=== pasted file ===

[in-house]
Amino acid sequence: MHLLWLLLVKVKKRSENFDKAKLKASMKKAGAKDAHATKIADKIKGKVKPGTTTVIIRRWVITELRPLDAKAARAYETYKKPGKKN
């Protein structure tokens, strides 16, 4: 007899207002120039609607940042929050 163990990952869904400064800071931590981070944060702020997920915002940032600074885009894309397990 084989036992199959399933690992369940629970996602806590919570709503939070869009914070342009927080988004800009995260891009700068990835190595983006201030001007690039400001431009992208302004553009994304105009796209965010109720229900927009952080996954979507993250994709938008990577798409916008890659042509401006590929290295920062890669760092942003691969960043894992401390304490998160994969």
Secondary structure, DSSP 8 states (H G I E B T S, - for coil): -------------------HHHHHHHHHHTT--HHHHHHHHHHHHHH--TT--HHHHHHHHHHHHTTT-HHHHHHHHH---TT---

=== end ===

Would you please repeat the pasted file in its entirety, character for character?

[in-house]
Amino acid sequence: MHLLWLLLVKVKKRSENFDKAKLKASMKKAGAKDAHATKIADKIKGKVKPGTTTVIIRRWVITELRPLDAKAARAYETYKKPGKKN
């Protein structure tokens, strides 16, 4: 007899207002120039609607940042929050 163990990952869904400064800071931590981070944060702020997920915002940032600074885009894309397990 084989036992199959399933690992369940629970996602806590919570709503939070869009914070342009927080988004800009995260891009700068990835190595983006201030001007690039400001431009992208302004553009994304105009796209965010109720229900927009952080996954979507993250994709938008990577798409916008890659042509401006590929290295920062890669760092942003691969960043894992401390304490998160994969």
Secondary structure, DSSP 8 states (H G I E B T S, - for coil): -------------------HHHHHHHHHHTT--HHHHHHHHHHHHHH--TT--HHHHHHHHHHHHTTT-HHHHHHHHH---TT---